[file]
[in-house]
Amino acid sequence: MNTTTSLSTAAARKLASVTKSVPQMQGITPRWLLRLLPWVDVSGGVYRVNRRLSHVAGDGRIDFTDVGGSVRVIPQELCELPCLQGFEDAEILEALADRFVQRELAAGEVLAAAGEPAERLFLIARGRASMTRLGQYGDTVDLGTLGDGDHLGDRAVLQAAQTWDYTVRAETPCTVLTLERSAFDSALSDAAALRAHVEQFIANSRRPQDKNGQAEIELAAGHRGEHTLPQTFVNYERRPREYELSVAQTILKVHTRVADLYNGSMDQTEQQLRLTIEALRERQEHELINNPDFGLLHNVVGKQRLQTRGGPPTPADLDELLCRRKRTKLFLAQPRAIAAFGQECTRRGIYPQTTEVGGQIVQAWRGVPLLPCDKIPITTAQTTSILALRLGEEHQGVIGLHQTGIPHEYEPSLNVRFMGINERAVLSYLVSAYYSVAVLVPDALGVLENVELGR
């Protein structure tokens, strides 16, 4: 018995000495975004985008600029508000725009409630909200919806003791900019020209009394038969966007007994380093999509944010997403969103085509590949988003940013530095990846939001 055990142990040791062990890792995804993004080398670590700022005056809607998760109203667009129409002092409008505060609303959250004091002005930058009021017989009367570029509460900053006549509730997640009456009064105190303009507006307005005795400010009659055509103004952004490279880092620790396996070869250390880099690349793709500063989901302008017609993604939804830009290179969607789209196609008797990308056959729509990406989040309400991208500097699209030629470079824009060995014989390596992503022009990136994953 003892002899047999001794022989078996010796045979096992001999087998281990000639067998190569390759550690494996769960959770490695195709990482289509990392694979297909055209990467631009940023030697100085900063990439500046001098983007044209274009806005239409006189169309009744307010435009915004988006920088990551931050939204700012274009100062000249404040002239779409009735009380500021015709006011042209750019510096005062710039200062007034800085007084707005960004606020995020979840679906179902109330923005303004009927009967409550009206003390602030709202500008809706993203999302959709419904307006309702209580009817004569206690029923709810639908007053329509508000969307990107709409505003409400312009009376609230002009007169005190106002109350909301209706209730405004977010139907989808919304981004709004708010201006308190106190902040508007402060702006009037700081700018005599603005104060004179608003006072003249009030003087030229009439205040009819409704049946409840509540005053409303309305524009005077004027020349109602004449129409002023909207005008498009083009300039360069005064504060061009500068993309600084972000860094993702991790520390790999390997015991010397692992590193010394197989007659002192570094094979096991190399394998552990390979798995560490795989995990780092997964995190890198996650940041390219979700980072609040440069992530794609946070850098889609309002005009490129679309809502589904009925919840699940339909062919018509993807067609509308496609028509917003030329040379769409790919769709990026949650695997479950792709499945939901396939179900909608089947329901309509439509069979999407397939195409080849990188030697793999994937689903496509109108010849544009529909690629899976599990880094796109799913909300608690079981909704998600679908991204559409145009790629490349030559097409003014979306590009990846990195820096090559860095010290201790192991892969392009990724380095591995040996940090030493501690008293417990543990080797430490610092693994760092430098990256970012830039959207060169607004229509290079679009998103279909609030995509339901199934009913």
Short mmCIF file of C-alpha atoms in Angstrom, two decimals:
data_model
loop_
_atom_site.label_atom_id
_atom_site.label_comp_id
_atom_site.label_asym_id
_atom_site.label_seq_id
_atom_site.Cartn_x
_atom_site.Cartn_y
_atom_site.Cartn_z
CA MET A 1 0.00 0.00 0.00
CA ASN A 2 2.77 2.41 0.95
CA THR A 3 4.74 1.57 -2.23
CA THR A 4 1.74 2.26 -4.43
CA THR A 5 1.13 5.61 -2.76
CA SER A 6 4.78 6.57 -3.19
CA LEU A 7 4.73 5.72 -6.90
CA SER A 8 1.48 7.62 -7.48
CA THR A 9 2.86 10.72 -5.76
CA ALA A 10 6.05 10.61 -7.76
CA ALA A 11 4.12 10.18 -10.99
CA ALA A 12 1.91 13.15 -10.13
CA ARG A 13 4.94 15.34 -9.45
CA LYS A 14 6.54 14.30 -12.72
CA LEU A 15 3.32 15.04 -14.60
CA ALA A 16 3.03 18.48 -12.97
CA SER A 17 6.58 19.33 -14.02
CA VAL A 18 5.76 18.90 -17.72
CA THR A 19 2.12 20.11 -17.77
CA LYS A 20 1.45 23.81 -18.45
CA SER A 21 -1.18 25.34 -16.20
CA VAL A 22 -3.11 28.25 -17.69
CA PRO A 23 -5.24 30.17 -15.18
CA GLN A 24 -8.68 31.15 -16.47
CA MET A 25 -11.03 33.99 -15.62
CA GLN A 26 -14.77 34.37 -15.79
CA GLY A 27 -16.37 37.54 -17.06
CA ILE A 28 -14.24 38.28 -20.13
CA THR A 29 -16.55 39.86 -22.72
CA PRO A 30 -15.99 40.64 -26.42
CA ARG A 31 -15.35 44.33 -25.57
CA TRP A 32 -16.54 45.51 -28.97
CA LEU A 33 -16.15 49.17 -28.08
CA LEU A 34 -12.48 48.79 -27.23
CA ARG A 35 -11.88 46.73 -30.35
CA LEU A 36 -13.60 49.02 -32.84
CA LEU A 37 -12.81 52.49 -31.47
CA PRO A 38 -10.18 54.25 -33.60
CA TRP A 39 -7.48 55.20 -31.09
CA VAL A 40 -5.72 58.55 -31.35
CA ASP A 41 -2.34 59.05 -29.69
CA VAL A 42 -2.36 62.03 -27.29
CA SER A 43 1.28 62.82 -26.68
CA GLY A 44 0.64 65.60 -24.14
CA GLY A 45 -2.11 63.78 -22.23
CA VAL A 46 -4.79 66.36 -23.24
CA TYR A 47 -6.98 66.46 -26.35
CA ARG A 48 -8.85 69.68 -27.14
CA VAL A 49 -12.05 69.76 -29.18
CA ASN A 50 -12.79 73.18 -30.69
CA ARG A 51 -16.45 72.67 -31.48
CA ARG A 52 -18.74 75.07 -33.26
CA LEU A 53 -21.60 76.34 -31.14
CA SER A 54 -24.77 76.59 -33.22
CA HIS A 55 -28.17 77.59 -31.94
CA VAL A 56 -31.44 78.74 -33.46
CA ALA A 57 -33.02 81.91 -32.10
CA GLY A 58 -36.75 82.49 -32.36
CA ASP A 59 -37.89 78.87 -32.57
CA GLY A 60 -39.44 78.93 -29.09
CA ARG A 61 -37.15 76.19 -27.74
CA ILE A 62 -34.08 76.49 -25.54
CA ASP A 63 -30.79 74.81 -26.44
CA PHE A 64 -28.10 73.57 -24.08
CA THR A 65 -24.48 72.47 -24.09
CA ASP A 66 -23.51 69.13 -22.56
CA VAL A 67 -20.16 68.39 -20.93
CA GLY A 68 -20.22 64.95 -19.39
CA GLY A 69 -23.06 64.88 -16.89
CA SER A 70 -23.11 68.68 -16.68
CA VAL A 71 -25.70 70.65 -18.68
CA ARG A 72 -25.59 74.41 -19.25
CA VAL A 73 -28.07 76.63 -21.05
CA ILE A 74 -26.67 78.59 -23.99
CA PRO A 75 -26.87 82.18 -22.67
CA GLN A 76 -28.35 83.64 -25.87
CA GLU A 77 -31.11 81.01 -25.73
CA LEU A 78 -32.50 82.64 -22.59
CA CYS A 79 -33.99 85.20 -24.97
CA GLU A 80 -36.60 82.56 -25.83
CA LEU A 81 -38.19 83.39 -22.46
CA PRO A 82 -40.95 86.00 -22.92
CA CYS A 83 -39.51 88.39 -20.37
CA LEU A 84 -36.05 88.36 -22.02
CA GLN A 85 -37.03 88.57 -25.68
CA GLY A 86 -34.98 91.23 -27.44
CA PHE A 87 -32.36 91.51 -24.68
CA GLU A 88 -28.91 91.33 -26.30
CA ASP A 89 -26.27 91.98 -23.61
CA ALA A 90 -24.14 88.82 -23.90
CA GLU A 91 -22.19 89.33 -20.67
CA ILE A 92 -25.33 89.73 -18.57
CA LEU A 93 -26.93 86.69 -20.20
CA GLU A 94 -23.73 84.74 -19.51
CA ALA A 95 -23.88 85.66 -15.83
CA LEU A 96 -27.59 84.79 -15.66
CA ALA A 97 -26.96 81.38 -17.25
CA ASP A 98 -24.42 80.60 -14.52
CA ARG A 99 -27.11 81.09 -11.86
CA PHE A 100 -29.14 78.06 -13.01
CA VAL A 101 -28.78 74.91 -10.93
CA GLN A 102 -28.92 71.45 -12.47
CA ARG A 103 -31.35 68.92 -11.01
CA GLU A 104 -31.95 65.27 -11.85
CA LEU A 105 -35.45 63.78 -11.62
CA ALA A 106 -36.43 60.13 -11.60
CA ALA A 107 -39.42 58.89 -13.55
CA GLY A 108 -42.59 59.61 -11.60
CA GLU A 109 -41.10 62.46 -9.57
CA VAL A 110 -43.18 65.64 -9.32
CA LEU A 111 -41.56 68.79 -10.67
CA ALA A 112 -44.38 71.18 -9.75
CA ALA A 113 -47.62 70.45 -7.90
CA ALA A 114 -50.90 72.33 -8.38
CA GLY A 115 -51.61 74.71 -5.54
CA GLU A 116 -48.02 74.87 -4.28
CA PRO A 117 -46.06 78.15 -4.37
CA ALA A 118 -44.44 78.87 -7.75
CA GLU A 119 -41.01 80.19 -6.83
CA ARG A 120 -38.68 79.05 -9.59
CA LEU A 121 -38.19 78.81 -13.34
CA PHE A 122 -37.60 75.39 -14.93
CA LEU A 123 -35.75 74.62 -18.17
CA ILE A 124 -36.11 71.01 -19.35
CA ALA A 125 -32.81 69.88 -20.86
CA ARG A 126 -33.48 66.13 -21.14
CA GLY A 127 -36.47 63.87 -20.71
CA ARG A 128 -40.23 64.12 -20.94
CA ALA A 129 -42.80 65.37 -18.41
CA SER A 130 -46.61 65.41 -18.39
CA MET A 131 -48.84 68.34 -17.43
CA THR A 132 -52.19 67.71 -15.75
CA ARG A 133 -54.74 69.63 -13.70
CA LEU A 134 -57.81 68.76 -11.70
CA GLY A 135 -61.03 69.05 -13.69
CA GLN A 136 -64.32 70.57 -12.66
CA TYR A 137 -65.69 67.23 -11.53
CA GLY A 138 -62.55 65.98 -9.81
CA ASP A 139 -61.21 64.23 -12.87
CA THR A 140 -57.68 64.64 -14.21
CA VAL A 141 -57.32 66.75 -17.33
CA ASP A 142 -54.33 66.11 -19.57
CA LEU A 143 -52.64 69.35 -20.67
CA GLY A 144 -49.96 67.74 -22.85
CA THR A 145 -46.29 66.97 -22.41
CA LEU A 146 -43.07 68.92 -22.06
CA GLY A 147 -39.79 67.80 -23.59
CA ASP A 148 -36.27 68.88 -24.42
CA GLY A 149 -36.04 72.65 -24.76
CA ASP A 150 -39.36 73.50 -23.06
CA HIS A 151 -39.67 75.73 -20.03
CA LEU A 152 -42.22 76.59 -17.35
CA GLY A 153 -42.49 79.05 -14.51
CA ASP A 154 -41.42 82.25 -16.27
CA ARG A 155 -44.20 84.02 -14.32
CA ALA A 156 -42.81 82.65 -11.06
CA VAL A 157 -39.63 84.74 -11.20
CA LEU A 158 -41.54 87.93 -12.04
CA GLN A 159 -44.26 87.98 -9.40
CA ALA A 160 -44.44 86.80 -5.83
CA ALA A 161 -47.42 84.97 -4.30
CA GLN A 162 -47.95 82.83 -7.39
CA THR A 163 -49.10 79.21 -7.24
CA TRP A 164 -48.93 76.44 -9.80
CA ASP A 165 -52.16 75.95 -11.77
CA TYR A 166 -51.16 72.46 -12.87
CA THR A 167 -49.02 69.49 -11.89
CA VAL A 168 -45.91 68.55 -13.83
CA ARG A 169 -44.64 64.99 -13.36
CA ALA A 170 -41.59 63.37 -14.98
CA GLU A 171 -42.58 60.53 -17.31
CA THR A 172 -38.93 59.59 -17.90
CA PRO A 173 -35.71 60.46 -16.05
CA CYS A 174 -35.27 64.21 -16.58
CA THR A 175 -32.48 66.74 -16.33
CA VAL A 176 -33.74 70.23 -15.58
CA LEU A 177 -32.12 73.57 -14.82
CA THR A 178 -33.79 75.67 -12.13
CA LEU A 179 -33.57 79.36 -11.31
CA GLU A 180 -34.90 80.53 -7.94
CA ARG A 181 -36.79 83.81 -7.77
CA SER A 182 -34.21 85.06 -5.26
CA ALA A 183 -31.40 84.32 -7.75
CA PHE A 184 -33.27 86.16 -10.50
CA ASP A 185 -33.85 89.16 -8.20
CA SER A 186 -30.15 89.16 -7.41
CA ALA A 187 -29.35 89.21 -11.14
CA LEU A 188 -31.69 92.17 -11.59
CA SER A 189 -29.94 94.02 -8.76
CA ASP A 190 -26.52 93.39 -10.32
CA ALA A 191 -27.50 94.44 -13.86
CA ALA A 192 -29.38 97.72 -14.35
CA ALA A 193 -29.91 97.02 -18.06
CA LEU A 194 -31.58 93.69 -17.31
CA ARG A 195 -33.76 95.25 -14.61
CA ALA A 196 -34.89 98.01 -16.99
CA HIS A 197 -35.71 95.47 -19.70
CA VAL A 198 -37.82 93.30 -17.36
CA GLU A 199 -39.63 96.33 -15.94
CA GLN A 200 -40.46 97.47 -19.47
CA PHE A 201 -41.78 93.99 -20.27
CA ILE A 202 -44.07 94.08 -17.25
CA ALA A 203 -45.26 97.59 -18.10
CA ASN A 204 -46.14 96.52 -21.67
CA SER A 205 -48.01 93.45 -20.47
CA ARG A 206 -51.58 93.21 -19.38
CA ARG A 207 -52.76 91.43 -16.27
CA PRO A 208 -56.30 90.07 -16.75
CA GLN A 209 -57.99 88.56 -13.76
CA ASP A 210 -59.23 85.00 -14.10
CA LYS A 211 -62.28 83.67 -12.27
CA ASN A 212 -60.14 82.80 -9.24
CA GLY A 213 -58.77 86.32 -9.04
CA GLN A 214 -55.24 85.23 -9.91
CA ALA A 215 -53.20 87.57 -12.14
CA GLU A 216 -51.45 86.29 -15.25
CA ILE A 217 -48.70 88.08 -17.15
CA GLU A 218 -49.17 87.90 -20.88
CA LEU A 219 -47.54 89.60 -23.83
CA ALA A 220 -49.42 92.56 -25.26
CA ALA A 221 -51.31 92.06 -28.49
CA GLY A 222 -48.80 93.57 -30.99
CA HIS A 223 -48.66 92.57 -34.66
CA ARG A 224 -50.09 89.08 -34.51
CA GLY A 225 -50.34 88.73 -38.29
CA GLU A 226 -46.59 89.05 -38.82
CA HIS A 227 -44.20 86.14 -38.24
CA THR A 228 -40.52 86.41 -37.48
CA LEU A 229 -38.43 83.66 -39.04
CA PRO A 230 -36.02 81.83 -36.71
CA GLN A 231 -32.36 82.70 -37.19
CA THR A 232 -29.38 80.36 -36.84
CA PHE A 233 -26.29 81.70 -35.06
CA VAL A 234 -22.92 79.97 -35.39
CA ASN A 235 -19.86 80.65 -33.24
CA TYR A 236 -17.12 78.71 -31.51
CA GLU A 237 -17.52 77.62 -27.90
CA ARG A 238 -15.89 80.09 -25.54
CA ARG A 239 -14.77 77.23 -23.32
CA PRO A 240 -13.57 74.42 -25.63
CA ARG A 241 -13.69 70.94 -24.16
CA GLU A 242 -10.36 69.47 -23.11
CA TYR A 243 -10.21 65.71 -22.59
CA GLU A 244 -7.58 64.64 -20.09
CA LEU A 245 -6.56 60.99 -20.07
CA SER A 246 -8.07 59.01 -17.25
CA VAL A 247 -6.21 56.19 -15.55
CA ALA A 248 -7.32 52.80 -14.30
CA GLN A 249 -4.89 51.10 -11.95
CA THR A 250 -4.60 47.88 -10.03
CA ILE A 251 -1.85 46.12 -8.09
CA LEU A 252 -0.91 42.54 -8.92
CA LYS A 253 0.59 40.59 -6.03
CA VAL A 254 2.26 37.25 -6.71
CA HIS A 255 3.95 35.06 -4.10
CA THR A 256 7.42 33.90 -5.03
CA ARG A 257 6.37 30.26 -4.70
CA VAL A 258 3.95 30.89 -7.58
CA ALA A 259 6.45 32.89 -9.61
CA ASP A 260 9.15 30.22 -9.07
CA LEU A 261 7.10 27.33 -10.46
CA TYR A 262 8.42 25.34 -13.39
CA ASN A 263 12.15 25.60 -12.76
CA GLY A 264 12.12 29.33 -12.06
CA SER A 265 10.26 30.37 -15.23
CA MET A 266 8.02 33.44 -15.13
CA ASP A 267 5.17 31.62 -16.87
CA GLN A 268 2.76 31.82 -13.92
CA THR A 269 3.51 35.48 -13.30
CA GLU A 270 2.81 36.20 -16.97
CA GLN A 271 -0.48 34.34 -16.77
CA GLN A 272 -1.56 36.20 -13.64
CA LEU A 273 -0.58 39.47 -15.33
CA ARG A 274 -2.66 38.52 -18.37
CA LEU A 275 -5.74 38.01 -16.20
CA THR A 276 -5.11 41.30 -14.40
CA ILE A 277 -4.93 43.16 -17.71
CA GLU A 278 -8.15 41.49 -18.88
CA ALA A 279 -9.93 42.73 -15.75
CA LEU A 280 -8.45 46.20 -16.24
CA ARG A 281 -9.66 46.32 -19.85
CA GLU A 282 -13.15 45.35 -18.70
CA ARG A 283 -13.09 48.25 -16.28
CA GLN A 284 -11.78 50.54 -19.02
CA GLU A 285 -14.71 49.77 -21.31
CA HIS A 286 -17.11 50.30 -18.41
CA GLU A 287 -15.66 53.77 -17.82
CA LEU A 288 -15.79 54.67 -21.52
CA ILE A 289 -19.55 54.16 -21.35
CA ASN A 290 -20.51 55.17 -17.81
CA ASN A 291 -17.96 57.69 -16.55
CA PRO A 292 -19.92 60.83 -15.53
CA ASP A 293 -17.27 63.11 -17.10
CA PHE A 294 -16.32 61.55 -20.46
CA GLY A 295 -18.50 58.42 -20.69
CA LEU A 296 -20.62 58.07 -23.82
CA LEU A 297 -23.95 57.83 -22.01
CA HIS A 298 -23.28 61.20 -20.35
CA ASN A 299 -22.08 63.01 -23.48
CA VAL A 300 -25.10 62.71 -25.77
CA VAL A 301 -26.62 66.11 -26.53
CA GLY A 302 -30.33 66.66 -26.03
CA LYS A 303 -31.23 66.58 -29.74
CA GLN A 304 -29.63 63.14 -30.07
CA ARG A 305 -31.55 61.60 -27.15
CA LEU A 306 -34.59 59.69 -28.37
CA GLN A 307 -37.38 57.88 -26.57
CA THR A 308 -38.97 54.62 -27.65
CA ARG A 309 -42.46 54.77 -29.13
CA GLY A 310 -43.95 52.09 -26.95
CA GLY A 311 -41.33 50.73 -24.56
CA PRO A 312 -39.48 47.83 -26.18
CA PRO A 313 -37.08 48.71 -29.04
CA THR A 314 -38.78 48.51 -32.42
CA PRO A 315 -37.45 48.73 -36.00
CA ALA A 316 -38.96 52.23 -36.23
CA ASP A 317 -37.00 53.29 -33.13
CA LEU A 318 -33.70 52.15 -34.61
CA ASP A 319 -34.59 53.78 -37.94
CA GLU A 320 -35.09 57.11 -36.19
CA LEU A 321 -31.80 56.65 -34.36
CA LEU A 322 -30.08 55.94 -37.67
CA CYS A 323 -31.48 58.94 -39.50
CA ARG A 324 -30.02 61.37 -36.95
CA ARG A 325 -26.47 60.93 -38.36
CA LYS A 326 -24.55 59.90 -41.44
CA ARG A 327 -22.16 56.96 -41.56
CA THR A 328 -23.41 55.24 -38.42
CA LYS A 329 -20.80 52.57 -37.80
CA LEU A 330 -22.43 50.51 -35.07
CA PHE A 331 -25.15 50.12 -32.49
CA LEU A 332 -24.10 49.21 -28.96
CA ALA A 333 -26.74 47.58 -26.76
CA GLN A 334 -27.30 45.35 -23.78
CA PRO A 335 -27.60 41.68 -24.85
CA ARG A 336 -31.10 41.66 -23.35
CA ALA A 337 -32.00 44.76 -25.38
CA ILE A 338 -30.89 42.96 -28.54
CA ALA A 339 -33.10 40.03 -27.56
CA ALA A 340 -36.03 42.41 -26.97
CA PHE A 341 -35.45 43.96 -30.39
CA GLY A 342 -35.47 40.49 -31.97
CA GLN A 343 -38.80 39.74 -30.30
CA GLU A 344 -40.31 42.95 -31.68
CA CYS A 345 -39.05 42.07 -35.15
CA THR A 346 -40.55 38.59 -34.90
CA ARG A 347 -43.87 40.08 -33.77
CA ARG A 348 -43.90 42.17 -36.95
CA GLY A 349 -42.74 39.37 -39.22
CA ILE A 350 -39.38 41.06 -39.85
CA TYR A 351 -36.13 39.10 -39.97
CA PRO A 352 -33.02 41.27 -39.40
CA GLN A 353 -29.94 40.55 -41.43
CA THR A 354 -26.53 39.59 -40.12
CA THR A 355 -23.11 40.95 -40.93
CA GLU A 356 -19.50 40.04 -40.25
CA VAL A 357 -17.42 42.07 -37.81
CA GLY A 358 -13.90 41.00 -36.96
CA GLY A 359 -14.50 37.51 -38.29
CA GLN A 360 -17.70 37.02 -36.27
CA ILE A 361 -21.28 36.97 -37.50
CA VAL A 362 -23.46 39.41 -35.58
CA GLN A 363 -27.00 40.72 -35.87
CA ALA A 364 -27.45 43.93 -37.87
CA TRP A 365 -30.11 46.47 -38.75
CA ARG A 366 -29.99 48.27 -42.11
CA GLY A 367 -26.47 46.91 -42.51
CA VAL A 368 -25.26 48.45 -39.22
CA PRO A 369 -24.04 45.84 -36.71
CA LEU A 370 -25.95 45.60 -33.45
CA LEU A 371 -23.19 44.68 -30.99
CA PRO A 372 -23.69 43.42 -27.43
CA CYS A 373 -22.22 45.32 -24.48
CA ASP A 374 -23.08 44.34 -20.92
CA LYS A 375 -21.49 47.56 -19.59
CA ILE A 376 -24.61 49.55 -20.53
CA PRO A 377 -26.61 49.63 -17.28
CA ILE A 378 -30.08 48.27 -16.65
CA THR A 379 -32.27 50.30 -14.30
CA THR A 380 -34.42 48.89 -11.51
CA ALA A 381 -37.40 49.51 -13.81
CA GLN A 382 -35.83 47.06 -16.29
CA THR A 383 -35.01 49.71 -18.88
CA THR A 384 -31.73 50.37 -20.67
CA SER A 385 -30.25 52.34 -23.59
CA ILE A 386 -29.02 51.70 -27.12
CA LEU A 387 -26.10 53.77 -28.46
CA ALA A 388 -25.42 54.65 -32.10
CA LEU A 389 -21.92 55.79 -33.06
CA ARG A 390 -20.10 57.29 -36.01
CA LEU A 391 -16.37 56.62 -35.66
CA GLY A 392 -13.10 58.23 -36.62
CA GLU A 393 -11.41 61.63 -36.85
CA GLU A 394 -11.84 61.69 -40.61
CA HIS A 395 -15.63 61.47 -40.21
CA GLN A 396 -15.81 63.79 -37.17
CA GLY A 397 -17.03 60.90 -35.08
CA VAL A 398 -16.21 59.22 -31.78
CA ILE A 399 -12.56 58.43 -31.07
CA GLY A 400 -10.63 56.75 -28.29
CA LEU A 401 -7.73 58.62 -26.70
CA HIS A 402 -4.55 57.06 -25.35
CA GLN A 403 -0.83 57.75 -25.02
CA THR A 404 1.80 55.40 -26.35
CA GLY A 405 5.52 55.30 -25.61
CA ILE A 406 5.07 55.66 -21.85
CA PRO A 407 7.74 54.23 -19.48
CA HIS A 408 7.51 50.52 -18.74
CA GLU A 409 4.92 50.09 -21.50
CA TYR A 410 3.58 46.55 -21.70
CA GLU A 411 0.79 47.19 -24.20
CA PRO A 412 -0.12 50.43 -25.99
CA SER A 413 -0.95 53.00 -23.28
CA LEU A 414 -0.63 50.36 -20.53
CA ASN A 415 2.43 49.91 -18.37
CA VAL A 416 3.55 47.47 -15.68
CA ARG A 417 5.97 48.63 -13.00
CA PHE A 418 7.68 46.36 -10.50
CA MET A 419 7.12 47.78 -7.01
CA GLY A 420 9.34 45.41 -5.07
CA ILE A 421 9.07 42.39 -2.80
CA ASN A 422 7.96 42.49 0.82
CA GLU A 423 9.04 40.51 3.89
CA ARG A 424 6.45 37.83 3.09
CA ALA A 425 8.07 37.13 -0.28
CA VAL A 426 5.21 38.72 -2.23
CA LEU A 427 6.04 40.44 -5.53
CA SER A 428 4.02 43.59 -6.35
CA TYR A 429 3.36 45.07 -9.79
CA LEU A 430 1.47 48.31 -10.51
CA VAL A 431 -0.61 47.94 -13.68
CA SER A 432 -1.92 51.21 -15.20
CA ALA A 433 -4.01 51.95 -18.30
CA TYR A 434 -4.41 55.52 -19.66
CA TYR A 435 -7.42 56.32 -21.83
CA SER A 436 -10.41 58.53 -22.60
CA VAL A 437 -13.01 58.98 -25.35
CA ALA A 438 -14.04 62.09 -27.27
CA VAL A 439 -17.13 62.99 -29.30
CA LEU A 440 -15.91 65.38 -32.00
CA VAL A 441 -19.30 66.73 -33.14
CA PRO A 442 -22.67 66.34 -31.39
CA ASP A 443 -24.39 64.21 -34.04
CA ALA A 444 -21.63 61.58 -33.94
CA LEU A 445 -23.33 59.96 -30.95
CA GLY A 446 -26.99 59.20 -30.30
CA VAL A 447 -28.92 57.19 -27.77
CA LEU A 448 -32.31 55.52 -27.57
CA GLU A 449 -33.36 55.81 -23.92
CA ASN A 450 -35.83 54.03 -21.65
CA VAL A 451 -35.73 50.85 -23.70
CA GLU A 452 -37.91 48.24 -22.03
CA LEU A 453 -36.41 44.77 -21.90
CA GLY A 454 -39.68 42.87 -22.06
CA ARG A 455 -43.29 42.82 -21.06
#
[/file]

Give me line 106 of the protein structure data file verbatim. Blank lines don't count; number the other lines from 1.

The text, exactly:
CA LEU A 93 -26.93 86.69 -20.20